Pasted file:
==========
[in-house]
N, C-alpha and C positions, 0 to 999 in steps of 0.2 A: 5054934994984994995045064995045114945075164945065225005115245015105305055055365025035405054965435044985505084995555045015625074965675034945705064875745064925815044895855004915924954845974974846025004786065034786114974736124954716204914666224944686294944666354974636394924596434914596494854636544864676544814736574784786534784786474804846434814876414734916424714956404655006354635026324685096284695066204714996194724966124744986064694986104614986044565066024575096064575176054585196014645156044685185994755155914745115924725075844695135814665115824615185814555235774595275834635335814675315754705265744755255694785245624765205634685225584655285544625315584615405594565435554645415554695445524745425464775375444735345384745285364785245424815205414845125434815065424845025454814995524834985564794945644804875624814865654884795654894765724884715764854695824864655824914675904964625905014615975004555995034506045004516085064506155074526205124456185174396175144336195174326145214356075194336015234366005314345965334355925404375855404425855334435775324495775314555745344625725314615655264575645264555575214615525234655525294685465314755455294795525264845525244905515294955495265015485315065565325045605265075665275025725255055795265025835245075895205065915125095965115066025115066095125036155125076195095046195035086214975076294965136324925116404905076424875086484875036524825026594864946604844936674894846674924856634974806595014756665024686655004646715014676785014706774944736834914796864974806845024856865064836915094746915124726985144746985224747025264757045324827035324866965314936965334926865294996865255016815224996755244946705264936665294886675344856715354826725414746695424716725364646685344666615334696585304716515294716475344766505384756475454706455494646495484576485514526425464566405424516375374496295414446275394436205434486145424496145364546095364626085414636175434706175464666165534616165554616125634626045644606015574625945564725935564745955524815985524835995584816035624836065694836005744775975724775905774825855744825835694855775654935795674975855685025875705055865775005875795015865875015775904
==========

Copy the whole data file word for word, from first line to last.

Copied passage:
[in-house]
N, C-alpha and C positions, 0 to 999 in steps of 0.2 A: 5054934994984994995045064995045114945075164945065225005115245015105305055055365025035405054965435044985505084995555045015625074965675034945705064875745064925815044895855004915924954845974974846025004786065034786114974736124954716204914666224944686294944666354974636394924596434914596494854636544864676544814736574784786534784786474804846434814876414734916424714956404655006354635026324685096284695066204714996194724966124744986064694986104614986044565066024575096064575176054585196014645156044685185994755155914745115924725075844695135814665115824615185814555235774595275834635335814675315754705265744755255694785245624765205634685225584655285544625315584615405594565435554645415554695445524745425464775375444735345384745285364785245424815205414845125434815065424845025454814995524834985564794945644804875624814865654884795654894765724884715764854695824864655824914675904964625905014615975004555995034506045004516085064506155074526205124456185174396175144336195174326145214356075194336015234366005314345965334355925404375855404425855334435775324495775314555745344625725314615655264575645264555575214615525234655525294685465314755455294795525264845525244905515294955495265015485315065565325045605265075665275025725255055795265025835245075895205065915125095965115066025115066095125036155125076195095046195035086214975076294965136324925116404905076424875086484875036524825026594864946604844936674894846674924856634974806595014756665024686655004646715014676785014706774944736834914796864974806845024856865064836915094746915124726985144746985224747025264757045324827035324866965314936965334926865294996865255016815224996755244946705264936665294886675344856715354826725414746695424716725364646685344666615334696585304716515294716475344766505384756475454706455494646495484576485514526425464566405424516375374496295414446275394436205434486145424496145364546095364626085414636175434706175464666165534616165554616125634626045644606015574625945564725935564745955524815985524835995584816035624836065694836005744775975724775905774825855744825835694855775654935795674975855685025875705055865775005875795015865875015775904